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5 Marines killed in helicopter crash identified as troops in their 20s

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Posted at 3:15 PM, Feb 10, 2024
and last updated 2024-02-12 12:39:29-05

The Marine Corps released the names Friday of the five Marines killed when their CH-53E Super Stallion helicopter went down in the mountains outside San Diego during a historic storm. All of them were in their 20s.

The decorated Marines were assigned to Marine Heavy Helicopter Squadron 361, Marine Aircraft Group 16, 3rd Marine Aircraft Wing and were based at Marine Corps Air Station Miramar in San Diego.

"We have been confronted with a tragedy that is every service family's worst fear," said Lt. Col. Nicholas J. Harvey, commanding officer of the squadron. "The Flying Tigers family stands strong and includes the friends and community who have supported our squadron during this challenging time. We will get through this together."

The youngest was Lance Cpl. Donovan Davis, 21, of Olathe, Kansas, who was just promoted to the rank of lance corporal on New Year's Day. The oldest was Capt. Miguel Nava, 28, of Traverse City, Michigan.

Nava was a 2013 graduate of Comstock Park High School, near Grand Rapids. The school district said he graduated from the U.S. Naval Academy in 2017.

"Miguel dedicated his time to help, mentor, guide, encourage and support Comstock Park students. ... There is no greater example of what it means to be a Panther than Miguel," the district said.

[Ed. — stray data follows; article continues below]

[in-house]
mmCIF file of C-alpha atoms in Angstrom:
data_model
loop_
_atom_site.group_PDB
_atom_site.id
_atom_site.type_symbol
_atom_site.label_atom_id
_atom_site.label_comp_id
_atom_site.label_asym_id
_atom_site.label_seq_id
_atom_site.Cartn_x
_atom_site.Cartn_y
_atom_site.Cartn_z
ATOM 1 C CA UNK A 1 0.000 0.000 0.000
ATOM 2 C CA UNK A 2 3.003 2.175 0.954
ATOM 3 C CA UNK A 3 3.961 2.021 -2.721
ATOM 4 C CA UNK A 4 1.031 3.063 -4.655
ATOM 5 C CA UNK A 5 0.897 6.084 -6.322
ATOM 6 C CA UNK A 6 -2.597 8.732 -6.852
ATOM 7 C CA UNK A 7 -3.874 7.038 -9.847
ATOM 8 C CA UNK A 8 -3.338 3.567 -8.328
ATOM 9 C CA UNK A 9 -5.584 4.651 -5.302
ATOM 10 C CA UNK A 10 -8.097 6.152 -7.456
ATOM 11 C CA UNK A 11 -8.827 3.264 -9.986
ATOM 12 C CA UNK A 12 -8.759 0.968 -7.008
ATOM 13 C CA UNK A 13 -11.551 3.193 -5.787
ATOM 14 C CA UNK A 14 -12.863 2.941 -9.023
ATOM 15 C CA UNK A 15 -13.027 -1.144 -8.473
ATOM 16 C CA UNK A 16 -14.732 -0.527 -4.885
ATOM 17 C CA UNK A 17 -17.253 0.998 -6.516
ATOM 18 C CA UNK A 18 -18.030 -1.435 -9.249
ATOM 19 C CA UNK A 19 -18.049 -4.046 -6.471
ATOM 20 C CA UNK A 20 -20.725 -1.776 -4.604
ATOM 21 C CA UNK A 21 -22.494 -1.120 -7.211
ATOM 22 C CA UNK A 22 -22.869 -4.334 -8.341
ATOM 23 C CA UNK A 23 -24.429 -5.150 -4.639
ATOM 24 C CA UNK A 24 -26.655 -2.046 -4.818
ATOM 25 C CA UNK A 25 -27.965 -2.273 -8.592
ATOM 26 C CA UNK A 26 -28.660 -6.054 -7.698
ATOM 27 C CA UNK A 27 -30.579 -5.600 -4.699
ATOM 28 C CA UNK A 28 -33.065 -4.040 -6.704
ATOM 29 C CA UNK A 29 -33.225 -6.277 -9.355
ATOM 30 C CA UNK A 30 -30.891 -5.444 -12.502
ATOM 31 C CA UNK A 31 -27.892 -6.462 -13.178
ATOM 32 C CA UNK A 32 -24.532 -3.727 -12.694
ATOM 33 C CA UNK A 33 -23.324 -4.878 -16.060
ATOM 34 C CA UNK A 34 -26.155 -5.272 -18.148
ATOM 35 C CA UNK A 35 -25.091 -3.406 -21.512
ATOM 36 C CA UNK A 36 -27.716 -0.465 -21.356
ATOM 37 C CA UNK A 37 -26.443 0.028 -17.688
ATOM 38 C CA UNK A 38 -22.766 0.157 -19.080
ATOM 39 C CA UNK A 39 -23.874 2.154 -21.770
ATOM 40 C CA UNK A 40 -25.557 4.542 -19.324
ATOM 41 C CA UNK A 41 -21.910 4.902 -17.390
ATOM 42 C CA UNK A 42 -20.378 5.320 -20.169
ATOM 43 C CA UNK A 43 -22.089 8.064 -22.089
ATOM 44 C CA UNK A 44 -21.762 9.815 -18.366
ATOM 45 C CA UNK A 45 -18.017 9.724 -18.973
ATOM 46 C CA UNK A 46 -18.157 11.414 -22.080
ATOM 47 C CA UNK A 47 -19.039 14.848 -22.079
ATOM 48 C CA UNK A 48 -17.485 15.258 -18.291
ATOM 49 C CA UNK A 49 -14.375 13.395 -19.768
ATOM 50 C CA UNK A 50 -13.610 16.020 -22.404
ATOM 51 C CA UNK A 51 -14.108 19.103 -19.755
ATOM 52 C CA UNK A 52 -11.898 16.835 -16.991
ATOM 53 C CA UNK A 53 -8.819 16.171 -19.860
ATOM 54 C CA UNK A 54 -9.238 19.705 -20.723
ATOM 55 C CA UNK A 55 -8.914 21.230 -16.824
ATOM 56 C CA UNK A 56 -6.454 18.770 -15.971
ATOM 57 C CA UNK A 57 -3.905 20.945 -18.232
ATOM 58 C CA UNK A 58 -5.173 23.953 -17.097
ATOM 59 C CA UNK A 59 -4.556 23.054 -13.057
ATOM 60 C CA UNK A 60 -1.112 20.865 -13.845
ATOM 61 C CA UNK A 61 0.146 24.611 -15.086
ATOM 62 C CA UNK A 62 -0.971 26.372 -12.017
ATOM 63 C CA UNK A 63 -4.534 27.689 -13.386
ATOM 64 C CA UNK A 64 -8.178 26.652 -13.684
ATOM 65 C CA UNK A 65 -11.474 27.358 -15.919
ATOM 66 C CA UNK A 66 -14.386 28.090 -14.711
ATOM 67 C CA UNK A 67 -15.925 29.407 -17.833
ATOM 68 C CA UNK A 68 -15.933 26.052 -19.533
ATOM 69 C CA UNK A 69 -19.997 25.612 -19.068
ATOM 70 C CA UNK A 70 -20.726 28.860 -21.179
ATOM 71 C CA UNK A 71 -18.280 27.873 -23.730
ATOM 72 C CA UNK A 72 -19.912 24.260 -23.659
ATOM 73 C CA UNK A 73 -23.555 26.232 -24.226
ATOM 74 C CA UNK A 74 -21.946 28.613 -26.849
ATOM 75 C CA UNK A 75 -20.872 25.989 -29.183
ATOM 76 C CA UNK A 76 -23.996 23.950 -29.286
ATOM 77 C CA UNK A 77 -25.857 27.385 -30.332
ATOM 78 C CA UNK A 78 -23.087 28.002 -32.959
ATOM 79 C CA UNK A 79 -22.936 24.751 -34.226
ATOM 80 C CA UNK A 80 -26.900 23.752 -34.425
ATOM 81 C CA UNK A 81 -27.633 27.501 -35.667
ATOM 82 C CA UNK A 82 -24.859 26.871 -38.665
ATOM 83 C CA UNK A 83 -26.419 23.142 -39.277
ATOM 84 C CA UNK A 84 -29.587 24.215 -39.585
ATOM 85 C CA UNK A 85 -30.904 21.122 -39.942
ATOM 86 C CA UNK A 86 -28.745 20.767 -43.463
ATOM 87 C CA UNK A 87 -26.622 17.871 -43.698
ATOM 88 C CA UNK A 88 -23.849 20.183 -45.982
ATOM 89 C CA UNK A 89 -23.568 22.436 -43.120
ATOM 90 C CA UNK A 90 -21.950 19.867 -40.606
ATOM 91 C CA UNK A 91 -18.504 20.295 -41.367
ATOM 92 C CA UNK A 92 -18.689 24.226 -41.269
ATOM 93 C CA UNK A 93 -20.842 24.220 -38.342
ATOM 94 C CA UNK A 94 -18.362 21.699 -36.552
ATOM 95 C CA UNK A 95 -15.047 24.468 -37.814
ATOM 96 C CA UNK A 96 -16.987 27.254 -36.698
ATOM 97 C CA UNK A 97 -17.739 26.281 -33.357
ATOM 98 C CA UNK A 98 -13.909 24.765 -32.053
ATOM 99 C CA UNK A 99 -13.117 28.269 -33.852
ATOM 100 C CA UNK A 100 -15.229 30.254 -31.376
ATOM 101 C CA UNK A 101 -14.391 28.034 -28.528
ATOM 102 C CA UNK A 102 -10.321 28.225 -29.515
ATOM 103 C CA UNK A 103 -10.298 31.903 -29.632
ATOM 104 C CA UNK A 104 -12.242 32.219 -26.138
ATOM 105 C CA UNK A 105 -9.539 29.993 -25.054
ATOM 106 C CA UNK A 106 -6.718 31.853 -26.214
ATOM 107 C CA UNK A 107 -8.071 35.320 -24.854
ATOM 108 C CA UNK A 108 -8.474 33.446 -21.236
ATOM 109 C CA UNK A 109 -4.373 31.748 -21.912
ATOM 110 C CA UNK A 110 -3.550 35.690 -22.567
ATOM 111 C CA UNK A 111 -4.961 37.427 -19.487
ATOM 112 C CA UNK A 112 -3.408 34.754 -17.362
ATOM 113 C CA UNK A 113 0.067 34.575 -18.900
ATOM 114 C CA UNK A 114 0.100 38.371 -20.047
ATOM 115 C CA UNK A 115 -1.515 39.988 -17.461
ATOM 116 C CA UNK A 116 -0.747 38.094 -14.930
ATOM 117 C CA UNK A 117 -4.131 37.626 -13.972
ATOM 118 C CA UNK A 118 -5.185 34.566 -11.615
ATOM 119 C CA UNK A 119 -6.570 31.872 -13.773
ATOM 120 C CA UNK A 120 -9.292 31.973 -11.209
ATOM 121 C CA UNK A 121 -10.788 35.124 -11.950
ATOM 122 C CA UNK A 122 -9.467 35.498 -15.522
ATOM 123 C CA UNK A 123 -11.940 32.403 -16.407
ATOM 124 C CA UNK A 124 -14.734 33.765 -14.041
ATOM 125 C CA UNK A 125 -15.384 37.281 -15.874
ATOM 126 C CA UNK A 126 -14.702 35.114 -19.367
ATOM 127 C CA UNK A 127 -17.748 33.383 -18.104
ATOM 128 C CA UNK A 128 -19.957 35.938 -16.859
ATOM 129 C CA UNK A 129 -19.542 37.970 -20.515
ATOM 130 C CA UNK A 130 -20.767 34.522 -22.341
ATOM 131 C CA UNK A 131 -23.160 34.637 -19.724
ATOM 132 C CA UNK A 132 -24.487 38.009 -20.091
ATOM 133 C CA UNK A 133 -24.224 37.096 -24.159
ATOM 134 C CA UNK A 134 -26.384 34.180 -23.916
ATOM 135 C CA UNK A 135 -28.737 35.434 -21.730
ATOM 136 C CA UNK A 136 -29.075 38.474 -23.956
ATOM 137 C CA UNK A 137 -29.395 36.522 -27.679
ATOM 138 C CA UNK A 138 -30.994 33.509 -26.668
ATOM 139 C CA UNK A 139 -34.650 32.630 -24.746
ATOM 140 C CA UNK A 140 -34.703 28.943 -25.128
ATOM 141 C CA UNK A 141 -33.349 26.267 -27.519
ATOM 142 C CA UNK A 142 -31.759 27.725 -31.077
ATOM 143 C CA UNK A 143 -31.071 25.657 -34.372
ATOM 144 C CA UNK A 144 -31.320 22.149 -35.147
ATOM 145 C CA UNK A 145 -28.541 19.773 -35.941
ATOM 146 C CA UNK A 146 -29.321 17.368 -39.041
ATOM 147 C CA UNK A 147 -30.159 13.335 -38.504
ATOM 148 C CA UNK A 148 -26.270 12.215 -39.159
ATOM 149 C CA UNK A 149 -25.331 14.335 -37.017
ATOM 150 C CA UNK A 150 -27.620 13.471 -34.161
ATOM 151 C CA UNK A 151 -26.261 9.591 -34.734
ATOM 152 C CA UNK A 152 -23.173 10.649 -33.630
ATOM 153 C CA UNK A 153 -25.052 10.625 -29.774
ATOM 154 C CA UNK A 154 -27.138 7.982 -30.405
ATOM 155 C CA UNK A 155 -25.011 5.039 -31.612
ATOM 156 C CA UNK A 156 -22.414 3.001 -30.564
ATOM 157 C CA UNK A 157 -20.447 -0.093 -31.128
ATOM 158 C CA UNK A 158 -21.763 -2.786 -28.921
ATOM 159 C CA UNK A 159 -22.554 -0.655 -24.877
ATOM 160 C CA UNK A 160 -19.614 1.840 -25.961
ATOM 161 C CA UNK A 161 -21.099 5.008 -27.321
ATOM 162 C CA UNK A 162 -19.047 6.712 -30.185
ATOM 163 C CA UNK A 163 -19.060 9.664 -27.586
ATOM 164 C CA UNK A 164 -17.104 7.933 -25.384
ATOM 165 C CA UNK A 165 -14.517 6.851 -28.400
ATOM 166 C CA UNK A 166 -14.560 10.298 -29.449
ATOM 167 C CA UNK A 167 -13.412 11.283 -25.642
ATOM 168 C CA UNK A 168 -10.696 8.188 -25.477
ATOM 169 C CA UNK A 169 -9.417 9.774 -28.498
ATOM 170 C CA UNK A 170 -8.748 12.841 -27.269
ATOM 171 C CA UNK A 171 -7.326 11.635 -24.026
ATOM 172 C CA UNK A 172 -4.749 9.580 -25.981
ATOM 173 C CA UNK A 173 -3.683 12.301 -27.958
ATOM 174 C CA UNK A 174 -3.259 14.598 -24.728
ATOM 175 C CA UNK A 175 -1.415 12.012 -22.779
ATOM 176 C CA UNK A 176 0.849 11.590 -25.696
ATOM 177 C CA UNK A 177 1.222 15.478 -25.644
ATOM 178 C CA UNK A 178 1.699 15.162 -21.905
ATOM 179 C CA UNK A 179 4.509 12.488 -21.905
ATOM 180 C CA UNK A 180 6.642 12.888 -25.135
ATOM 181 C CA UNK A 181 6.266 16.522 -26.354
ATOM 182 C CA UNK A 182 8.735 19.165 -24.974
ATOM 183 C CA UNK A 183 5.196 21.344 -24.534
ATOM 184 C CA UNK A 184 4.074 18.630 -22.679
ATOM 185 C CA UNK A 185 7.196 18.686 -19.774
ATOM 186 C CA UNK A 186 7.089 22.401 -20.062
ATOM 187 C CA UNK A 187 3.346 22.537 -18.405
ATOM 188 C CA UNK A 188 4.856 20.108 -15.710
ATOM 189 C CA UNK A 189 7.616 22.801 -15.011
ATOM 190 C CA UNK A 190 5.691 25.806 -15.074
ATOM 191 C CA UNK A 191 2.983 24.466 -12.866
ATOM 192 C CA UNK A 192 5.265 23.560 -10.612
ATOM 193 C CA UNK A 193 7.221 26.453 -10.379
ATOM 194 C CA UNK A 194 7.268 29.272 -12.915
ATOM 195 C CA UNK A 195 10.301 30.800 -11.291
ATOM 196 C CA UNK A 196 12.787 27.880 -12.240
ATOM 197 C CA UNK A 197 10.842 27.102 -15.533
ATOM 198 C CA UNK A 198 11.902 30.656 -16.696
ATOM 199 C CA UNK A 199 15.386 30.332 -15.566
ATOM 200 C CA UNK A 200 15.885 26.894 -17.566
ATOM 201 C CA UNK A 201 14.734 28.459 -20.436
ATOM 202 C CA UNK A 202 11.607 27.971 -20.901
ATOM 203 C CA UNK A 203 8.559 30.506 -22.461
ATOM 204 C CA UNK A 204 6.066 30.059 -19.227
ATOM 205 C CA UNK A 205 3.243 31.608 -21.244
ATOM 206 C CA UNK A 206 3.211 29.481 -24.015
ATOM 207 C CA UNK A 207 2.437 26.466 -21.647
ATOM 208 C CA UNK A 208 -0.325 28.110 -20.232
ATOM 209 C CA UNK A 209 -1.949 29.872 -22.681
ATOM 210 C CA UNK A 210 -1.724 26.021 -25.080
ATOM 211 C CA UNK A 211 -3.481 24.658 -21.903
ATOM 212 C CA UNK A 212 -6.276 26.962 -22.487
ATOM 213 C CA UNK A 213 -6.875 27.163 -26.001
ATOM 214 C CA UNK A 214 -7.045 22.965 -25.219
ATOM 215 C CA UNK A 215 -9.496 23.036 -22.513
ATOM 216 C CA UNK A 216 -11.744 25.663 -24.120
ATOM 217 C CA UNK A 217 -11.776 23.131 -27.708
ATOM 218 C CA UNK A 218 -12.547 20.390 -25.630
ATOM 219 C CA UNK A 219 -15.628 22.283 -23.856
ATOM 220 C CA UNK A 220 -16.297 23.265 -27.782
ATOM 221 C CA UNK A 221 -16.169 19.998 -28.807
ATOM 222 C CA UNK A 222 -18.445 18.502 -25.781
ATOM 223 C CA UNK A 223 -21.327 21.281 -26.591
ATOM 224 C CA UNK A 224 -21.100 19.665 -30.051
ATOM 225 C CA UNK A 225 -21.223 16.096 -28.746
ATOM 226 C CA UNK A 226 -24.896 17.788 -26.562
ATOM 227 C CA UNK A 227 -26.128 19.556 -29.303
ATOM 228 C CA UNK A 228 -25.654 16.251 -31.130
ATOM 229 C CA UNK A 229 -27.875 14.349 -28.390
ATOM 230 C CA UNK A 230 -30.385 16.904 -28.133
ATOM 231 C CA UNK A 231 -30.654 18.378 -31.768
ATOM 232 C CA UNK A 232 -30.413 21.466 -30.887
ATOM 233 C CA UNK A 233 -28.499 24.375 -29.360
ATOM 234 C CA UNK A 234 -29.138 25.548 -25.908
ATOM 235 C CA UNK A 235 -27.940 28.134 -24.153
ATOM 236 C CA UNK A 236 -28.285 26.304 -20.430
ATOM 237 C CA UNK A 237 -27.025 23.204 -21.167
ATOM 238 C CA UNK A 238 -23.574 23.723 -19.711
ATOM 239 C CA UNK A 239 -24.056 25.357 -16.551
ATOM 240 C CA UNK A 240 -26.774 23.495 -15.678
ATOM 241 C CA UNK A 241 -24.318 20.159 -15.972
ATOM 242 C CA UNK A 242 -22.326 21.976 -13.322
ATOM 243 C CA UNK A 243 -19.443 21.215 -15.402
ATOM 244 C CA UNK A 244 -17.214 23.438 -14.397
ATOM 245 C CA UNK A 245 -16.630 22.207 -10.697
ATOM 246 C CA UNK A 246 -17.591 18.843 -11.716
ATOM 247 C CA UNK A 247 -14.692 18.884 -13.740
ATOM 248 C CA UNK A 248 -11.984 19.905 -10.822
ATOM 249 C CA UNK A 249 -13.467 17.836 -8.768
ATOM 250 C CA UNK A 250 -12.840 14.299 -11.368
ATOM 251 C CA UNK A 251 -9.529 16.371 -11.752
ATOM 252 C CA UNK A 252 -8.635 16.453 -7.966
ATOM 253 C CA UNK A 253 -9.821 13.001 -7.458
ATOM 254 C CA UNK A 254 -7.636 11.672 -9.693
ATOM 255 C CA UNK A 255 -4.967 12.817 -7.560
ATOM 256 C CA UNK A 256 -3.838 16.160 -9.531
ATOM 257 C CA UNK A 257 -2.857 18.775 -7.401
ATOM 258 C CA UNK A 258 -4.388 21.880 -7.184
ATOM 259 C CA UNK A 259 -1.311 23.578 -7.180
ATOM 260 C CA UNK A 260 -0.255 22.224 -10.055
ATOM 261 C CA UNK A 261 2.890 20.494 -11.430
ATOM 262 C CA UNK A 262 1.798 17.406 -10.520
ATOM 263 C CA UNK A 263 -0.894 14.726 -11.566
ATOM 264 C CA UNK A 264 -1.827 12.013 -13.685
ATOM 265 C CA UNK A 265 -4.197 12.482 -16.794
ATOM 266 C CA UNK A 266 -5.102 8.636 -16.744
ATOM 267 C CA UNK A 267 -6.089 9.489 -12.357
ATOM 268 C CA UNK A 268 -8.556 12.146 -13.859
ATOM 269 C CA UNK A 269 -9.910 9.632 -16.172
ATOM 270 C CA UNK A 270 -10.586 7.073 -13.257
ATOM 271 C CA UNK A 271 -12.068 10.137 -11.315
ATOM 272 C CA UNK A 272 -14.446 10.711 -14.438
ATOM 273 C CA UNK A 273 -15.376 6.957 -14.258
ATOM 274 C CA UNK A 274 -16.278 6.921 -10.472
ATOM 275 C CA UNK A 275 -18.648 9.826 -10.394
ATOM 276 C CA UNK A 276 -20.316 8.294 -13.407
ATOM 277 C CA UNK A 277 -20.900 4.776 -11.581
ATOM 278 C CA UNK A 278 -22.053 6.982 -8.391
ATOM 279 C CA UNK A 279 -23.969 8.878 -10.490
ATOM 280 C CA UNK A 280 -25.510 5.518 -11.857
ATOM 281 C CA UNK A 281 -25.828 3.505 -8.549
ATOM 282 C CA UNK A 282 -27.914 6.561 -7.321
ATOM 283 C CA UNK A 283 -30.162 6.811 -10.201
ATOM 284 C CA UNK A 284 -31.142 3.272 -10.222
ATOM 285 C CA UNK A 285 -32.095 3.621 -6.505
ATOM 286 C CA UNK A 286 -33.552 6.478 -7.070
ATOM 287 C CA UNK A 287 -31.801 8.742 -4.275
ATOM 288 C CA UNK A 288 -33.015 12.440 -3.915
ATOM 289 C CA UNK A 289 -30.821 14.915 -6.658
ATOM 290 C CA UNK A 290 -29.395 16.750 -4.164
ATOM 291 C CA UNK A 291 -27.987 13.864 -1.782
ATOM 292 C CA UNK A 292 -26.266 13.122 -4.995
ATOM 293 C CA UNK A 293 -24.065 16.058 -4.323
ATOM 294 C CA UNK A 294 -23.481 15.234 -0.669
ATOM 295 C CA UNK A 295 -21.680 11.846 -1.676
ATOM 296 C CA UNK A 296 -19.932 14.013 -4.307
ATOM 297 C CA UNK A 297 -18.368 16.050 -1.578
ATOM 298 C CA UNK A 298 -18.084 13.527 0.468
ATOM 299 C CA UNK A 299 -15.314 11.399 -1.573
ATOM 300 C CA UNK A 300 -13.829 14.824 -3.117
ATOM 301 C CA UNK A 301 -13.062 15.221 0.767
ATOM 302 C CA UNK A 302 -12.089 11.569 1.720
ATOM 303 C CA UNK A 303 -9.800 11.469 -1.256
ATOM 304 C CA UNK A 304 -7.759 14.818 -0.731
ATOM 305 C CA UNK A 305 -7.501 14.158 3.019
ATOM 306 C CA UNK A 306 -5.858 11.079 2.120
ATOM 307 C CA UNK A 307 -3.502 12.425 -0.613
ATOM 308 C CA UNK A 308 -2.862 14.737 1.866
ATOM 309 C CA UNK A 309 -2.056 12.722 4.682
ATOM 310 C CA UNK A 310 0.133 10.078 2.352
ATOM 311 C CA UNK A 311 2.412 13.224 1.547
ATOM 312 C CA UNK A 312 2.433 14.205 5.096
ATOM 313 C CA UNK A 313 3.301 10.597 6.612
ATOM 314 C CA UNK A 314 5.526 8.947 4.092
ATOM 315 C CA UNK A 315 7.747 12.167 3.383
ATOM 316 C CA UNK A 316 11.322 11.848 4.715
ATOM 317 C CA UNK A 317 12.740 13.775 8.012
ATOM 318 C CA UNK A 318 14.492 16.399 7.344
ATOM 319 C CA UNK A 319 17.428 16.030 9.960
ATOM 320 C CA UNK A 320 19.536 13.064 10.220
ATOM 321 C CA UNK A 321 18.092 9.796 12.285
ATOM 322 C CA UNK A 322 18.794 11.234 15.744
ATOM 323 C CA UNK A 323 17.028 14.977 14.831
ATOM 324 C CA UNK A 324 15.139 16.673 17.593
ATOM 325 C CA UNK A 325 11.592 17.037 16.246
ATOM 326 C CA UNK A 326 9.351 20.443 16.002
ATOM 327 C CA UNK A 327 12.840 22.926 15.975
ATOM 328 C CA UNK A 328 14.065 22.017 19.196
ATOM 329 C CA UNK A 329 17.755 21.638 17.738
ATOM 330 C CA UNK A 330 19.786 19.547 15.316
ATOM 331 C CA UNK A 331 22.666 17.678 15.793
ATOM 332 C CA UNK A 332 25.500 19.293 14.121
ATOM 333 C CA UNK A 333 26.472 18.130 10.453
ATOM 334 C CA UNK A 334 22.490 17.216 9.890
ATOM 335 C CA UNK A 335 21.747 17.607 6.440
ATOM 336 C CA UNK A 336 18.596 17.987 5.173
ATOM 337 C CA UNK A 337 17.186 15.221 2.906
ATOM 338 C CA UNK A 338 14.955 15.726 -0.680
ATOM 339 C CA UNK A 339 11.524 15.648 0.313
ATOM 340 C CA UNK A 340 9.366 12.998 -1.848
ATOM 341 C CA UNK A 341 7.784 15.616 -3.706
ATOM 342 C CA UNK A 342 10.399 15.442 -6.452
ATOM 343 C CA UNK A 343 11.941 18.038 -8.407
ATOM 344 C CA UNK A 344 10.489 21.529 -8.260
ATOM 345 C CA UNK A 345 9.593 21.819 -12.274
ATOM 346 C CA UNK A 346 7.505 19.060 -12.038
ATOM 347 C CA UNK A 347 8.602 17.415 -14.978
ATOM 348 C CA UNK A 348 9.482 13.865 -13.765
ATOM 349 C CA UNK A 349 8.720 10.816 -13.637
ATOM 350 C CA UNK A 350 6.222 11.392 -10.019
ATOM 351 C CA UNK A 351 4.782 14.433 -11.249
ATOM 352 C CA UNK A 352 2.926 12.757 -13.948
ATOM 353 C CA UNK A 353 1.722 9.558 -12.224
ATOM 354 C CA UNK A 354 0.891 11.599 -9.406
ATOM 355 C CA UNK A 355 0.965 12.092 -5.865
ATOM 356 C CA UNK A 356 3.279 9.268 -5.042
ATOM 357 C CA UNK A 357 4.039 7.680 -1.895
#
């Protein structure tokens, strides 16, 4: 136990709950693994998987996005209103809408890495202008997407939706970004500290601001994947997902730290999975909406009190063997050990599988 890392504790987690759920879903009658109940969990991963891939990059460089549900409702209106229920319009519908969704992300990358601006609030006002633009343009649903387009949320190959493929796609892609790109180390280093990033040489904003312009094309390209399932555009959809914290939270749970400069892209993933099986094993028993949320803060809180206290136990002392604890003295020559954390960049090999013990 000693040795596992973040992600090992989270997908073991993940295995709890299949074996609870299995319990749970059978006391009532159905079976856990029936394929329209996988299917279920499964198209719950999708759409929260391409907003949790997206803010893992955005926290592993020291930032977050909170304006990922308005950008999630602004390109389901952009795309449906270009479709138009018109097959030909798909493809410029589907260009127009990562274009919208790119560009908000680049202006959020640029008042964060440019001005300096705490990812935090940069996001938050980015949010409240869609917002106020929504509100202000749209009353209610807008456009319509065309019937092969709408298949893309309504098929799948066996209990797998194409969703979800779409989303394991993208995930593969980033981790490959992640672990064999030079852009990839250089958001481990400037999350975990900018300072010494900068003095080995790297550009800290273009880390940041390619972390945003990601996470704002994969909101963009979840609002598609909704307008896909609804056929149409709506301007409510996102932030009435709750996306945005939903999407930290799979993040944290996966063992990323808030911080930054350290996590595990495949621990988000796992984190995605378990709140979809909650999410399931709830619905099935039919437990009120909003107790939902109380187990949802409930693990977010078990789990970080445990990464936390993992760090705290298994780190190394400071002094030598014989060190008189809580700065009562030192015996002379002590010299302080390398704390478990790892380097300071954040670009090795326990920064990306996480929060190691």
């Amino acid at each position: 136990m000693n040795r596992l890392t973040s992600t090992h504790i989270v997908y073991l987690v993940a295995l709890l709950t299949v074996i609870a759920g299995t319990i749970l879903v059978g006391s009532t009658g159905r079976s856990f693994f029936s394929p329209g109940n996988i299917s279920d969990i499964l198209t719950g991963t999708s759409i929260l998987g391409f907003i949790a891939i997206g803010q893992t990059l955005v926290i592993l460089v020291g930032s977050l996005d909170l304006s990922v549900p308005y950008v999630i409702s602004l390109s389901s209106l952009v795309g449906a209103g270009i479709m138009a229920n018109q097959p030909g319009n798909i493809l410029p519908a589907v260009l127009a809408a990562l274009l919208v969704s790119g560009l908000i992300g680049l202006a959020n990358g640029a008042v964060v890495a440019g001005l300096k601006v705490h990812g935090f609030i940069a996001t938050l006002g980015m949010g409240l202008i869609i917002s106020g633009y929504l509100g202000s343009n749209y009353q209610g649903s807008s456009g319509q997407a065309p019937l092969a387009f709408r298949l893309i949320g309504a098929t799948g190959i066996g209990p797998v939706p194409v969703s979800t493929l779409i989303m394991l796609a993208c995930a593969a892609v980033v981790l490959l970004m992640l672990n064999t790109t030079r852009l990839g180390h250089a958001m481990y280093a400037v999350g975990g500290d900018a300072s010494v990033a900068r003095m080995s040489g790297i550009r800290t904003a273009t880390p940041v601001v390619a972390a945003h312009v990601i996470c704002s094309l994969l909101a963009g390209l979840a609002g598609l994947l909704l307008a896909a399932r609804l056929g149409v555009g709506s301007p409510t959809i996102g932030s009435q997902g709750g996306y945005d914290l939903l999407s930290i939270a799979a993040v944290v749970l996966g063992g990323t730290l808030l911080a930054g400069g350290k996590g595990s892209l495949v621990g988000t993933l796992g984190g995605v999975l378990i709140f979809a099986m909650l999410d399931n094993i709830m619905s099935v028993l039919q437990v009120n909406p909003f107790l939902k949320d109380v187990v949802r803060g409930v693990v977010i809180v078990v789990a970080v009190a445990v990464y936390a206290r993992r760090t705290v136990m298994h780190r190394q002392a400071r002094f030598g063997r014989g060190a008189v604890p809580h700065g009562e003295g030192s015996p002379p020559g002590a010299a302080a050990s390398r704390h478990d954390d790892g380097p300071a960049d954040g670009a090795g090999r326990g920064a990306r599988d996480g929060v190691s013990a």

Davis and Sgt. Alec Langen, 23, of Chandler, Arizona, were both crew chiefs. The rest were CH-53E pilots.

"We will miss him dearly," his mother Caryn Langen told KNSD-TV of San Diego.

The other pilots on board were Capt. Jack Casey, 26, of Dover, New Hampshire, and Capt. Benjamin Moulton, 27, of Emmett, Idaho.

The Super Stallion vanished late Tuesday night on its way back to Miramar from Creech Air Force Base. The craft was discovered Wednesday morning near the mountain community of Pine Valley.

The military confirmed Thursday that all five Marines were killed when their helicopter went down during stormy weather, and efforts were underway to recover their remains, which will take weeks because of the rough terrain and weather, said Col. James C. Ford, operations officer with 3rd Marine Aircraft Wing. In the meantime, Marines are staying with the remains round-the-clock to adhere to their ethos of never leaving any Marine behind.

The military is investigating the crash.